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OUTLOOK ’19: Chems may face more tariffs in US, China trade war

December 27, 2018
Chemical Value Chain

Chemical companies could face more trade barriers and tariffs if the US and China fail to reach some kind of agreement that addresses their trade grievances.

In 2018, the US introduced tariffs on a range of Chinese imports.

For each of the three rounds, China has responded in kind, targeting chemicals and agricultural products.

US farmers are especially dependent on China as a destination for their crops, and the tariffs could reduce their income.

Farmer income is among the biggest factors in determining demand for agrochemicals and fertilizers. When farmer income declines, sales of these products often follow.

For chemicals, companies in the US began announcing new chemical projects at the start of the decade. The resulting output from these new projects would greatly exceed demand in the US.

From the start, these companies intended to export much of the material from the new plants, and they expected that they would meet rising demand from emerging markets, particularly China.

If the tariffs remain, it could make it more difficult for these companies to sell the output from their new plants.

On 1 December, the US and China reached a 90-day truce, in which both sides would not impose any new tariffs. The ceasefire ends on 1 March.

If the two sides do not reach an agreement, the US will make good on an earlier threat to increase tariffs on $200bn worth of Chinese imports, bringing them to 25% from 10% announced in September.

China would likely respond as it had done with the previous three rounds of tariffs announced by the US.

The US has expressed several grievances in regards to trade with China. It is unhappy with its trade deficit with the country.

In January 2018, the US Trade Representative accused China of pursuing interventionist policies and practices that are intended to limit market access. Chinese regulators pressure foreign companies to share technology as a condition to investing in the country, the US alleged.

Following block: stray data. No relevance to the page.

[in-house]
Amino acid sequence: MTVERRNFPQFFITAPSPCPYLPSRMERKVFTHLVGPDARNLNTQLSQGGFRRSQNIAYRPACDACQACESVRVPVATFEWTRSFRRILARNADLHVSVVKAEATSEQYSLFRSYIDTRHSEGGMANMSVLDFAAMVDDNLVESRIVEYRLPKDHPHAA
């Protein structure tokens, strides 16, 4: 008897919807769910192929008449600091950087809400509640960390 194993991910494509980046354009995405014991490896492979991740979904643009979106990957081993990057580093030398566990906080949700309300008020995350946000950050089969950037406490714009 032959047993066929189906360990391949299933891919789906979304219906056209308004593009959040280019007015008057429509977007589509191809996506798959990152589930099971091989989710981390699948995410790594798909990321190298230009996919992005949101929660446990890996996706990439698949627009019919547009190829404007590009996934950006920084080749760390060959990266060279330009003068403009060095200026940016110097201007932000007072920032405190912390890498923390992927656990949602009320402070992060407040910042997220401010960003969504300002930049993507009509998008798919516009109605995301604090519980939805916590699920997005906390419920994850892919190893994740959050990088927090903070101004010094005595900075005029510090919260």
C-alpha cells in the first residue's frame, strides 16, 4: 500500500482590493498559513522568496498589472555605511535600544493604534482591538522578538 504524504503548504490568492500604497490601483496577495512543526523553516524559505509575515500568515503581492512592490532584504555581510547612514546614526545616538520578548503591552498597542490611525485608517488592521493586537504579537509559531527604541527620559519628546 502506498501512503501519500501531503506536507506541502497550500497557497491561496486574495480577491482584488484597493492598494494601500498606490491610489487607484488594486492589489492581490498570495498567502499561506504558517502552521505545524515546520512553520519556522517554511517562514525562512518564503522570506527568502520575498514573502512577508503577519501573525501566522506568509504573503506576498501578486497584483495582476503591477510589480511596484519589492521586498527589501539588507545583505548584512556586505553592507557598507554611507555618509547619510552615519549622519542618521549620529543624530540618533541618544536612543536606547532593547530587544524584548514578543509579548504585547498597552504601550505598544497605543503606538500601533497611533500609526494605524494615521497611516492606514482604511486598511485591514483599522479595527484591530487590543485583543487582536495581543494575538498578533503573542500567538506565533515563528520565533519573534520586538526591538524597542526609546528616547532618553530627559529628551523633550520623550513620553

The US has even accused China of outright theft of technology and intellectual property.

For now, the acrimony between the two nations has eased, although it is unclear whether they will reach an agreement.

On 14 December, China’s Ministry of Finance said the country will temporarily suspend some of the additional tariffs it had imposed on automobiles and auto parts from the US.

The suspensions will start on 1 January and last for three months. It involves 211 tax items, the ministry said.

In announcing the December trade truce, China’s Ministry of Foreign Affairs said the two countries will hold more talks, try to eliminate all tariff increases and come to an agreement that benefits both sides. The ministry said that the country expressed its willingness to open up its market, increase imports and address various issues between the nations.

For its part, the US described the meeting as highly successful.

US chemical executives have said that the tariffs should not affect volumes of chemicals. US shipments that had been destined to China would simply shift to other markets. Likewise, nations will shift their exports from other markets to China, making up for the disappearance of US shipments.

Trade flows will re-arrange, but trade itself will continue.

However, trade flows do not immediately change on the flip of a switch. It takes time and money to find new markets and establish new trade links.

Moreover, tariffs are taxes, and taxes lower economic growth. If the tariffs persist, they will lower GDP growth.

Chemical demand changes at multiples of GDP, so slower growth will also slow demand for chemicals.

By Al Greenwood

Source: ICIS News

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